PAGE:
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Writer Roh Morgon Discusses Her Favorite Women in Horror

Roh Morgon

The main purpose of Women in Horror Month is to recognize the achievements and contributions of women in the genre, to raise them from the obscurity to which history so habitually has relegated them in all their endeavors. When I look at the horror writers who’ve wielded the strongest influence on my own storytelling, I’m not surprised to discover the majority of them are women.

In the 1990s, a movie hit the theaters that changed my perception of the horror genre. And when I read the book, Anne Rice’s Interview with the Vampire, it opened my eyes to a side of horror which fascinated rather than terrified me. Always an avid reader, I quickly embraced its more subtle assault on my senses.

I wasn’t the only one affected by Rice’s work. The vampire genre exploded in that decade, and there was no shortage of titles on bookstore and library shelves. Modern twists and viewpoints freshened the legend, bringing endless variety to what had been a stagnant theme.

Though I enjoyed works like Kim Newman’s Anno Dracula and George R. R. Martin’s Fevre Dream, it was the vampire fiction written by women that impressed me the most. Several left their mark upon me, and their books still cling to my walls.

Nancy A. Collin’s Sonja Blue series, beginning with Sunglasses After Dark, features a female vampire—the first I encountered—as she kicks ass on a continual barrage of supernatural bad guys.

In Nancy Baker’s Kiss of the Vampire (aka The Night Inside), a young woman kidnapped as fodder for an imprisoned vampire negotiates a risky bargain with him in order for them both to escape.

Chelsea Quinn Yarbro’s Saint-Germain collection focuses less on the blood-drinking and more on the immortality of her vampire as he moves through time in a series which could easily double as historical fantasy.

My favorite is Elaine Bergstrom’s Austra series. Starting with Shattered Glass, the stories followed an extended family of vampires whose unique traits set them apart from any others I’ve come across.

A discussion of 1990s vampire fiction wouldn’t be complete without mentioning Laurel K. Hamilton and Tanya Huff, writers whose careers were just beginning to get off the ground at that time.

More recently, I discovered several other women writers whose stories have etched themselves into my brain.

The first is Octavia Butler, known more for her edgy science fiction and fantasy. Her 2005 story Fledgling, about a child vampire, delivers a brilliant twist to the legend.

Elizabeth Kostova brings new life to vampire mythology with her 2005 novel, The Historian. The well-researched details in this multi-generational story of the hunt for Dracula gave a sense of realism to this semi-historical fiction. But it wasn’t until my recent trip to Romania and a subsequent re-read of the book that the full impact of her diligence hit me.

And finally, Suzy McKee Charnas and her 1980 Nebula-winning novella, The Unicorn Tapestry (from The Vampire Tapestry). Her character Weyland haunted me for weeks after reading it.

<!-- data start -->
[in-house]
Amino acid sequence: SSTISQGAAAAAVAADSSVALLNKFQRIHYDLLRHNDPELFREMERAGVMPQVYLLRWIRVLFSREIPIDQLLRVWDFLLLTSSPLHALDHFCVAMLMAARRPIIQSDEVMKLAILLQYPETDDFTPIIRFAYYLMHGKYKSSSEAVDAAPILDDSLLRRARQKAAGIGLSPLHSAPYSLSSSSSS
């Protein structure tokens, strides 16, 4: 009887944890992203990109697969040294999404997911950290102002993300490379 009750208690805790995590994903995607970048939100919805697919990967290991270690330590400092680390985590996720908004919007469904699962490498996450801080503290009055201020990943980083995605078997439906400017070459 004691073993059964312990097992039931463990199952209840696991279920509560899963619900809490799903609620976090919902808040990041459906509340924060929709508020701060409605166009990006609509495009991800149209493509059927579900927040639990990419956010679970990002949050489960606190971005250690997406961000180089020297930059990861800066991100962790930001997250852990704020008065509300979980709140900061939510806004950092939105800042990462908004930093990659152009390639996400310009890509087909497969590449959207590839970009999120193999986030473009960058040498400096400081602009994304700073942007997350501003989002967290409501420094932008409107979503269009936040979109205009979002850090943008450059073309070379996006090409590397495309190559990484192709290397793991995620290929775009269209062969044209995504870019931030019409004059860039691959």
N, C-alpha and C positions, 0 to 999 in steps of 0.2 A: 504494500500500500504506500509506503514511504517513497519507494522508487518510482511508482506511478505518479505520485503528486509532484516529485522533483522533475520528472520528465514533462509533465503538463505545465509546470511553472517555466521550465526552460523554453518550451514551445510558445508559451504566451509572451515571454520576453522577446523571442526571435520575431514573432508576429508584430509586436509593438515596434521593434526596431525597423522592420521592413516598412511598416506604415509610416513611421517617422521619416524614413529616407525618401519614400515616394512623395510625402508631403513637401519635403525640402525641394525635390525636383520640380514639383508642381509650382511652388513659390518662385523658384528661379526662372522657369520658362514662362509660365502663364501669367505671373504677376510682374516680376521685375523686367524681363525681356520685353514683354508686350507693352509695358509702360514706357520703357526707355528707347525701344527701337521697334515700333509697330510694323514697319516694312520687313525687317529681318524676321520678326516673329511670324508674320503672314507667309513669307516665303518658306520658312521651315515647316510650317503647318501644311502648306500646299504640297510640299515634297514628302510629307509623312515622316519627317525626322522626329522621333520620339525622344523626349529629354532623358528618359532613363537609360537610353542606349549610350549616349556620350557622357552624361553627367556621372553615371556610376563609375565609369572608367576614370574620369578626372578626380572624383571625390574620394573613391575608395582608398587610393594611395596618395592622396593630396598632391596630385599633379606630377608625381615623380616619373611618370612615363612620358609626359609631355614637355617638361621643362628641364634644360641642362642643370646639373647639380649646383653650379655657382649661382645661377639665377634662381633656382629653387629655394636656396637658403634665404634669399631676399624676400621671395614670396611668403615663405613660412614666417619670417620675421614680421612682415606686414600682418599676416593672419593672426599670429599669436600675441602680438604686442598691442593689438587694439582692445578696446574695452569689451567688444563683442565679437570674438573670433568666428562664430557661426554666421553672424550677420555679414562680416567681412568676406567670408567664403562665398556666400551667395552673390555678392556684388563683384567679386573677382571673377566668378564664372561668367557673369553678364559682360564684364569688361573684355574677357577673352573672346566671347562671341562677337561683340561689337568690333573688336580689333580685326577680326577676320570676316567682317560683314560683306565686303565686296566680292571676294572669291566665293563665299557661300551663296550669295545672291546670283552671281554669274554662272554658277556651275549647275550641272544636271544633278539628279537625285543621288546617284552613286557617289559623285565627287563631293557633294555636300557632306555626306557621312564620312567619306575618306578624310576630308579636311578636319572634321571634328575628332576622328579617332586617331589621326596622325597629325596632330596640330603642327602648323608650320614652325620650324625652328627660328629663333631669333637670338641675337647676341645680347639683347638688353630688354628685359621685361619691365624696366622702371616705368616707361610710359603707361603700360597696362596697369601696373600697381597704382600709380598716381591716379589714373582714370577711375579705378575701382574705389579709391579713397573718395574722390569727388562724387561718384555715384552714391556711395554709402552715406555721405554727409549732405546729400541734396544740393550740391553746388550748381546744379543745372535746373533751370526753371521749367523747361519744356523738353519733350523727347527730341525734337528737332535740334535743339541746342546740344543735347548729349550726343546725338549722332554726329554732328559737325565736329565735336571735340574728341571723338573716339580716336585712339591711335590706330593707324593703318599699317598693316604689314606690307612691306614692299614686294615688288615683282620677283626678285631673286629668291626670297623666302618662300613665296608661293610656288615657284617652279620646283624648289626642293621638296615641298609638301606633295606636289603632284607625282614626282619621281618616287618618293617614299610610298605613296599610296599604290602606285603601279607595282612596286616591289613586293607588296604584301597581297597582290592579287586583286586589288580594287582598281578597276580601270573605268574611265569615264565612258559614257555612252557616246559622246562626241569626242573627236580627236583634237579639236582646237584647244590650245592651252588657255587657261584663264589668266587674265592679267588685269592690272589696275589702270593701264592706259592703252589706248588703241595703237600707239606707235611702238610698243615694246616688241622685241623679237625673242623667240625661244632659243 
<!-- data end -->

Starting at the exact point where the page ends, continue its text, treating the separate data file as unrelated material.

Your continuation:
That is something I hope to be able to do someday—to write like these women, to create worlds and immortalize characters in the minds of readers, and to leave them stunned and craving for more. And maybe, just maybe, a bit horrified. Just a little.

Giveaway: Anyone who adds a comment of at least three words to my post will receive a free digital copy of my latest book, The Games Monsters Play in the format of their choice (.mobi, .epub, or .pdf).

Roh Morgon writes fantasy and horror for middle grade, young adult, and adult readers. She’s best known for her vampire series that begins with Watcher: Book I of The Chosen.



9 Records

  1. on February 22, 2017 at 6:49 am
    Naching Kassa wrote:

    Wonderful, Roh! You’ve supplied me with a new list of reading material!

  2. on February 22, 2017 at 2:19 pm
    Wendy Howard wrote:

    This is an amazing list! Quite a few that need my attention.

  3. on February 22, 2017 at 4:46 pm
    Roh Morgon wrote:

    Thanks! And thank you, Morbidly Beautiful, for participating in Wendy Howard’s Women in Horror Month Blog Talks and hosting my post!

    • on February 22, 2017 at 5:57 pm
      The Angry Princess wrote:

      It was our absolute pleasure!

      • on February 26, 2017 at 12:53 am
        Roh Morgon wrote:

        Hi Angry Princess! Please send me a message on fb with your email so that I can send you your complementary eBook for commenting on my post. My fb addy is:

        Thanks again for hosting!

  4. on February 24, 2017 at 5:33 pm
    vicki woods wrote:

    I love that you are a woman who still reads books! I have friends who barely pick up a magazine. Thanks for your article!

    • on February 26, 2017 at 1:00 am
      Roh Morgon wrote:

      Hi Vicki,

      I couldn’t live without books – either reading or writing them. I’m glad you liked my list. Please send me a fb message with your email addy so I can send you your free eBook for your comment.

      And thank you for participating!


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